No surprises, given the title of the paper, that ‘virtual’ features prominently, but we can also see other patterns beginning to emerge. ‘Space’ is clearly of major significance here, with ‘experience(s),’ ‘sense,’ ‘people,’ ‘time’ and ‘learning’ all clearly important too. Given that we’re studying learning spaces, this paper clearly has something to offer then and perhaps the other terms imply that the human dimension cannot be ignored.
Many Eyes is an online tool which enables visualisation of both numerical and textual data. In addition to Wordle, Many Eyes provides three additional visualisation techniques:
The Tag Cloud is similar to Wordle in that frequent words from the text feature more prominently in the cloud. So the words mentioned above are the same ones which stand out again, however because the words are arranged in alphabetical order, plurals for example (experience/experiences) are more readily seen. So the word ‘experience,’ occurring more frequently through its plural may now be considered more significant. Additional features that this visualisation offers are through its interactivity – hovering over a word produces a pop-up which provides some examples of phrases within which that word can be found i.e. some measure of context.
We can also dig down for more detail by making use of the Search facility – from an examination of the main cloud, we can see more words starting with ‘i’ than might usually be anticipated, so we can focus on that area for further analysis.
We can then go one step further and make use of the ‘2 word’ function which produces a cloud based on occurrences of pairs of words:
And at once see the emerging significance of ‘interest, involvement and imagination’
The Phrase Net produces visualisations based on words linked by a conjunction; some presets are offered, but there is also the facility to provide your own custom phrase.
Having a space as the conjunction between two words produces quite a rich net which shows the words with which ‘virtual’ is closely linked – space(s), environment(s) and learning and how they in turn are linked with other words. Interesting that the significant words (the ‘i’s) which emerged from the Tag cloud don’t carry the same weight here.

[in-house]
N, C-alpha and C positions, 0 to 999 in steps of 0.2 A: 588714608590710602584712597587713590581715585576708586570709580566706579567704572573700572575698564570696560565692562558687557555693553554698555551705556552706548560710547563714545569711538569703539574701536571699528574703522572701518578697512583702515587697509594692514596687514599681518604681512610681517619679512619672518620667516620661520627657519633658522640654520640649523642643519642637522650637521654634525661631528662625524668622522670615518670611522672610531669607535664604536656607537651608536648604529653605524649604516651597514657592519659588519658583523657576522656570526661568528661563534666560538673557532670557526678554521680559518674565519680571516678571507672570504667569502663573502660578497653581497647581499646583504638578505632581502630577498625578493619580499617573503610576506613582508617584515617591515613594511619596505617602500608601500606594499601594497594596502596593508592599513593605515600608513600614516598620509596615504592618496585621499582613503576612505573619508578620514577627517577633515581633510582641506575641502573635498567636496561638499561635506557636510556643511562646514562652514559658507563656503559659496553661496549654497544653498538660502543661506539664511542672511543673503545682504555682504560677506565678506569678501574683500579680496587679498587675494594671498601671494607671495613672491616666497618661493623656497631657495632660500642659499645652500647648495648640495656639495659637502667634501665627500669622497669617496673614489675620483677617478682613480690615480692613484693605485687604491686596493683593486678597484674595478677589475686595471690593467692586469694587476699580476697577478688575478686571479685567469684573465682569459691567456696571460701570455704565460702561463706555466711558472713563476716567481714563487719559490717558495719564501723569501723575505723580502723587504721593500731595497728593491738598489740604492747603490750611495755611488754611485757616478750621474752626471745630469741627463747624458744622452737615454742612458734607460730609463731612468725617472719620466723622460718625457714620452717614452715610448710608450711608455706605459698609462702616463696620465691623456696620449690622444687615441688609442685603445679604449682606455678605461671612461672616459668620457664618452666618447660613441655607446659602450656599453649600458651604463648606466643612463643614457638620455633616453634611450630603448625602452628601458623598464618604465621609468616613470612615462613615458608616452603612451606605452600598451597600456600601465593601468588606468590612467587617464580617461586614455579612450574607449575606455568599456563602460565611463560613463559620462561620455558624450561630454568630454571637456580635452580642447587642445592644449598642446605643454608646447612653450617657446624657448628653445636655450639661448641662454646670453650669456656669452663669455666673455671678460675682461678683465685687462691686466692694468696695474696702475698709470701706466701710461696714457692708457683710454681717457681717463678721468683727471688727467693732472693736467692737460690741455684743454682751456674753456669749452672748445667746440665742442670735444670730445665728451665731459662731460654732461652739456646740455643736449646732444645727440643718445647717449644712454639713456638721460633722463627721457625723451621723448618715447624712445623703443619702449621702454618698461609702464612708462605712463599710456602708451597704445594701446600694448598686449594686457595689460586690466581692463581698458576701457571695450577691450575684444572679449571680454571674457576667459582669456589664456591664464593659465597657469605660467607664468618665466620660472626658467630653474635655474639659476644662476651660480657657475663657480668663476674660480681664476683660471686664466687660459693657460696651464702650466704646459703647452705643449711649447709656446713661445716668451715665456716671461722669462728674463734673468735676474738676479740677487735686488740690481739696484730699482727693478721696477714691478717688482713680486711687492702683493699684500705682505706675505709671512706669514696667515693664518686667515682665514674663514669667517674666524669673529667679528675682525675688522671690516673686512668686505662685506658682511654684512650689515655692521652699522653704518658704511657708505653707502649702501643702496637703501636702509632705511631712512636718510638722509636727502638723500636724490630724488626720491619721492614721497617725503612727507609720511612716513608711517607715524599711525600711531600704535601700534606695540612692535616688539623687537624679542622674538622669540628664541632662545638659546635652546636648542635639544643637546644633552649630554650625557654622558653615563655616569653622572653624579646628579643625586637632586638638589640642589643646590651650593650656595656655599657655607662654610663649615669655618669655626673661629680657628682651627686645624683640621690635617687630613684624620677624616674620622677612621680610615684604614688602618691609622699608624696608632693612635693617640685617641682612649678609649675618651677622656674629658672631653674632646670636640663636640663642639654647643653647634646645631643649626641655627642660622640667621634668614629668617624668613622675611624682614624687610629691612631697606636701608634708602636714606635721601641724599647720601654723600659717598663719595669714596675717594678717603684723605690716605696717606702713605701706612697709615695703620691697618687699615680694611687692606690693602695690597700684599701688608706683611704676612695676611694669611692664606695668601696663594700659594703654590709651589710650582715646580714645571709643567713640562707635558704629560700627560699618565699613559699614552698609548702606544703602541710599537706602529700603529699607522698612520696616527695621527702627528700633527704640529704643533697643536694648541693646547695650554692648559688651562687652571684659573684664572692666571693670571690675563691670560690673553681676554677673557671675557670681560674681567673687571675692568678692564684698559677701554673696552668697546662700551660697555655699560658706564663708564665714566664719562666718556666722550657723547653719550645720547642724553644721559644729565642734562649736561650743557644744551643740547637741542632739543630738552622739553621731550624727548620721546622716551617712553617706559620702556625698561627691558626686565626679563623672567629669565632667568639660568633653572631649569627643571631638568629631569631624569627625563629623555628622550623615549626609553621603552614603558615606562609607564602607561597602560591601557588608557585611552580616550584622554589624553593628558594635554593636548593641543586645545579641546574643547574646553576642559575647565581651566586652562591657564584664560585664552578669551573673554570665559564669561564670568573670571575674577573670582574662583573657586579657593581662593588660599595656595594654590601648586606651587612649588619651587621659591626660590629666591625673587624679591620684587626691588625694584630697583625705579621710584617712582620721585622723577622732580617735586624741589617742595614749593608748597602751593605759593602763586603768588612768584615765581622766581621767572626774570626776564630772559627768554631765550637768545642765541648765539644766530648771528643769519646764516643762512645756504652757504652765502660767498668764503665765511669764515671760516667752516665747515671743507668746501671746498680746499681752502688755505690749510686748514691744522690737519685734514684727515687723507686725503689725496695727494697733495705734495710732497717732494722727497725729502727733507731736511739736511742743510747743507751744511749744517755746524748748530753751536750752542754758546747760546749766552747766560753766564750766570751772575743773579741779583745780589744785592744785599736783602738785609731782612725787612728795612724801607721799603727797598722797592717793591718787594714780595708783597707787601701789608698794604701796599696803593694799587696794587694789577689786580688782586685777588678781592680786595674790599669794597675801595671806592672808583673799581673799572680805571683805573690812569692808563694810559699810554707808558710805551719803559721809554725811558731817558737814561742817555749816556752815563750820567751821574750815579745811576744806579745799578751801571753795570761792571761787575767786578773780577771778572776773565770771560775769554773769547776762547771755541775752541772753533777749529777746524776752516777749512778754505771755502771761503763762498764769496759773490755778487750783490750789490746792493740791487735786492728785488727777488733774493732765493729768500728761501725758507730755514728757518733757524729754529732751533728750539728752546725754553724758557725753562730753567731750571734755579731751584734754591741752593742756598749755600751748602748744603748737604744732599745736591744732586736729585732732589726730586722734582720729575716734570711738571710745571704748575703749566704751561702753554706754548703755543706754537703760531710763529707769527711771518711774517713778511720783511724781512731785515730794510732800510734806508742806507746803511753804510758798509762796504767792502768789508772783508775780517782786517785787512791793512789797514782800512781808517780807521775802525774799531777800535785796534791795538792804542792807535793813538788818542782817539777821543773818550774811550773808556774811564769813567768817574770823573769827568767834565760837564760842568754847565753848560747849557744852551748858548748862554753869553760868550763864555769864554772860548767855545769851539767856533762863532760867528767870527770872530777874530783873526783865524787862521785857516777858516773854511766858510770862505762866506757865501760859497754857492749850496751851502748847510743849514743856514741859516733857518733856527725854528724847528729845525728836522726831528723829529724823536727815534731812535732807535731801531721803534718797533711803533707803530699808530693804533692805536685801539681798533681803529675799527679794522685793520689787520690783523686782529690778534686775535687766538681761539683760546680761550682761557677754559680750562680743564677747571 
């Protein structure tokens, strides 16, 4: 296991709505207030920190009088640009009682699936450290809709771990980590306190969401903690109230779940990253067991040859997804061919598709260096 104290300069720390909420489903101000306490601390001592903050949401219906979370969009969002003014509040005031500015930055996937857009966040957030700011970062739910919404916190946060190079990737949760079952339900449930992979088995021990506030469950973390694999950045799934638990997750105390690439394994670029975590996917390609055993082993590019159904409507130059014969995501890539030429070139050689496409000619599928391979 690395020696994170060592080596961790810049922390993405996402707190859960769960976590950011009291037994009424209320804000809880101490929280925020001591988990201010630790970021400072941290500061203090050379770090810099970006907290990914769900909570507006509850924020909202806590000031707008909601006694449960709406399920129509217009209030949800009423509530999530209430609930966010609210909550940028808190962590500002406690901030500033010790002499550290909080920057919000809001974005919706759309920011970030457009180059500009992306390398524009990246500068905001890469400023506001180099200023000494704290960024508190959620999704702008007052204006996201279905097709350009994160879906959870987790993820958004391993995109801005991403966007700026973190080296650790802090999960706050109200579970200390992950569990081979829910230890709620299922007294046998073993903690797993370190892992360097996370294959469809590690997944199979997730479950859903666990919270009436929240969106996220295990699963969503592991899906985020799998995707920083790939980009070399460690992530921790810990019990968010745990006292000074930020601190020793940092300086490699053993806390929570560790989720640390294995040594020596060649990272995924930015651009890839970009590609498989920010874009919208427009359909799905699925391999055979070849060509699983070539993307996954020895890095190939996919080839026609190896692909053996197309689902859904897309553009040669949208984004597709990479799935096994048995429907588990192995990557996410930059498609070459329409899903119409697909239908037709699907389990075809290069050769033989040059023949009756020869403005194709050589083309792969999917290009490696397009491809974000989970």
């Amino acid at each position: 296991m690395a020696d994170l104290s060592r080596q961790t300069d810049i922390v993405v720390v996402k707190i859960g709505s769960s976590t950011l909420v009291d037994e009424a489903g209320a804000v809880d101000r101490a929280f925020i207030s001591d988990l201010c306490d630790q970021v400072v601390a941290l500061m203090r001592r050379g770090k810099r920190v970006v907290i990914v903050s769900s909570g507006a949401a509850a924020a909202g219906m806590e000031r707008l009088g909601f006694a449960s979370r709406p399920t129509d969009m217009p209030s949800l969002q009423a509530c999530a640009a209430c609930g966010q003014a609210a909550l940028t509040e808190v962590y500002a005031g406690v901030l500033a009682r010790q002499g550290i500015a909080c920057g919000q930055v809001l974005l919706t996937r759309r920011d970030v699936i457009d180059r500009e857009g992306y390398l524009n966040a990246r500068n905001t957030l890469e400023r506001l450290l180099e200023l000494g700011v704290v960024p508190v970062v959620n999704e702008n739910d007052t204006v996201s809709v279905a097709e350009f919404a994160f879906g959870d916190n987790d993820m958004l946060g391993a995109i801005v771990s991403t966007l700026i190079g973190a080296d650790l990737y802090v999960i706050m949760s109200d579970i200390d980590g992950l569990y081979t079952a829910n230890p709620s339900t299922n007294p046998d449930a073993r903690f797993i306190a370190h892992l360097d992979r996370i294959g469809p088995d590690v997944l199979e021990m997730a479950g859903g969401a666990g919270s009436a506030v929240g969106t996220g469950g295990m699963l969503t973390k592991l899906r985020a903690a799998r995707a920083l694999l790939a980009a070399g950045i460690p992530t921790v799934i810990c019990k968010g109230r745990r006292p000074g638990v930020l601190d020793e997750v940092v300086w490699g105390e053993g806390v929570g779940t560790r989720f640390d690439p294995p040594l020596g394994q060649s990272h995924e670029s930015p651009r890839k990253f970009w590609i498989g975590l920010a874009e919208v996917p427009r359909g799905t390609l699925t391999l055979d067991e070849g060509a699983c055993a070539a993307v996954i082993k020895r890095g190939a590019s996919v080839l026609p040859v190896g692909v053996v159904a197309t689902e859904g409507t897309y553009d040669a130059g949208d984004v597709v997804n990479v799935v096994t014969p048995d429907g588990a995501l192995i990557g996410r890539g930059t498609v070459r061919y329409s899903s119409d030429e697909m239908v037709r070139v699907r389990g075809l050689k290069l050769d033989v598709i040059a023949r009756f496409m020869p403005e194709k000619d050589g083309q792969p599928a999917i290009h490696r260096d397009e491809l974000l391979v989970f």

The Word Tree allows us to explore the beyond simple word and phrases, whilst still drawing significance from frequent words.
Clicking on branches within the tree narrows down the focus and allows to analyse the context within which important phrases can be found. From the main tree, ‘virtual space and time’ clearly plays an important role, so we can investigate why this might be by exploring the sentences which both commence with and terminate in that phrase.
So what has all this told me about ‘Rethinking the Virtual?’ Well it’s provided some targets I’d want to explore further: the relativistic link with space-time sounds intriguing and the ‘i’ words are clearly important. The question is though, have I got more from this than simply reading the paper? Well no, certainly not, but this is a 9000+ word paper which takes some reading. What these tools might be able to do then is to allow significant aspects to emerge more quickly. A more experienced user would doubtless be able to pull greater detail and richer information than from my tentative exploration. But textual analysis in this way is, for me an infant discipline. As such I guess it’s no worse than the often rudimentary way numerical data is presented – 9 out of 10 cats . . . !